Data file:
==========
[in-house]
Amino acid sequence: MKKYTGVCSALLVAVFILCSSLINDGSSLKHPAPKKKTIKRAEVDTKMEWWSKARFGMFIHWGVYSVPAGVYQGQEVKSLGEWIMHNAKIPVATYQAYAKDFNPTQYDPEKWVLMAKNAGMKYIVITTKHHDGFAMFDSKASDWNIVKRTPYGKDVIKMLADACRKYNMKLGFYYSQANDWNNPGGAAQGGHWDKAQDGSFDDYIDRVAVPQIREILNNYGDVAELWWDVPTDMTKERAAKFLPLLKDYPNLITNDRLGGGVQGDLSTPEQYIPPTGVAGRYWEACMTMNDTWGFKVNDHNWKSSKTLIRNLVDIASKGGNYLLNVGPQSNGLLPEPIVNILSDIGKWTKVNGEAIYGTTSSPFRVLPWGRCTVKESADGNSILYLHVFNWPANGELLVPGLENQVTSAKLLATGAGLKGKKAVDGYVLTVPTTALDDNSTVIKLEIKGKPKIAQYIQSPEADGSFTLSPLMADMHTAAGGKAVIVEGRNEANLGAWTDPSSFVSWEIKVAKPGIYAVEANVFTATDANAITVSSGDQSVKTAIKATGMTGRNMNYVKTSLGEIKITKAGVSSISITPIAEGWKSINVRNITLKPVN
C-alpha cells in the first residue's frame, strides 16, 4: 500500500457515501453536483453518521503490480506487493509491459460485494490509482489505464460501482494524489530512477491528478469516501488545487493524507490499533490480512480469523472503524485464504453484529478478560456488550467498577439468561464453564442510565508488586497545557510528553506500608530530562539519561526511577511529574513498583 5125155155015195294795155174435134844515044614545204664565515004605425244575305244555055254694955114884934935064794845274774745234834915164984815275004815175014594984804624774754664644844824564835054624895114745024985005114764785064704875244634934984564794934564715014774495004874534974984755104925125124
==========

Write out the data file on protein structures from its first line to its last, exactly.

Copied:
[in-house]
Amino acid sequence: MKKYTGVCSALLVAVFILCSSLINDGSSLKHPAPKKKTIKRAEVDTKMEWWSKARFGMFIHWGVYSVPAGVYQGQEVKSLGEWIMHNAKIPVATYQAYAKDFNPTQYDPEKWVLMAKNAGMKYIVITTKHHDGFAMFDSKASDWNIVKRTPYGKDVIKMLADACRKYNMKLGFYYSQANDWNNPGGAAQGGHWDKAQDGSFDDYIDRVAVPQIREILNNYGDVAELWWDVPTDMTKERAAKFLPLLKDYPNLITNDRLGGGVQGDLSTPEQYIPPTGVAGRYWEACMTMNDTWGFKVNDHNWKSSKTLIRNLVDIASKGGNYLLNVGPQSNGLLPEPIVNILSDIGKWTKVNGEAIYGTTSSPFRVLPWGRCTVKESADGNSILYLHVFNWPANGELLVPGLENQVTSAKLLATGAGLKGKKAVDGYVLTVPTTALDDNSTVIKLEIKGKPKIAQYIQSPEADGSFTLSPLMADMHTAAGGKAVIVEGRNEANLGAWTDPSSFVSWEIKVAKPGIYAVEANVFTATDANAITVSSGDQSVKTAIKATGMTGRNMNYVKTSLGEIKITKAGVSSISITPIAEGWKSINVRNITLKPVN
C-alpha cells in the first residue's frame, strides 16, 4: 500500500457515501453536483453518521503490480506487493509491459460485494490509482489505464460501482494524489530512477491528478469516501488545487493524507490499533490480512480469523472503524485464504453484529478478560456488550467498577439468561464453564442510565508488586497545557510528553506500608530530562539519561526511577511529574513498583 5125155155015195294795155174435134844515044614545204664565515004605425244575305244555055254694955114884934935064794845274774745234834915164984815275004815175014594984804624774754664644844824564835054624895114745024985005114764785064704875244634934984564794934564715014774495004874534974984755104925125124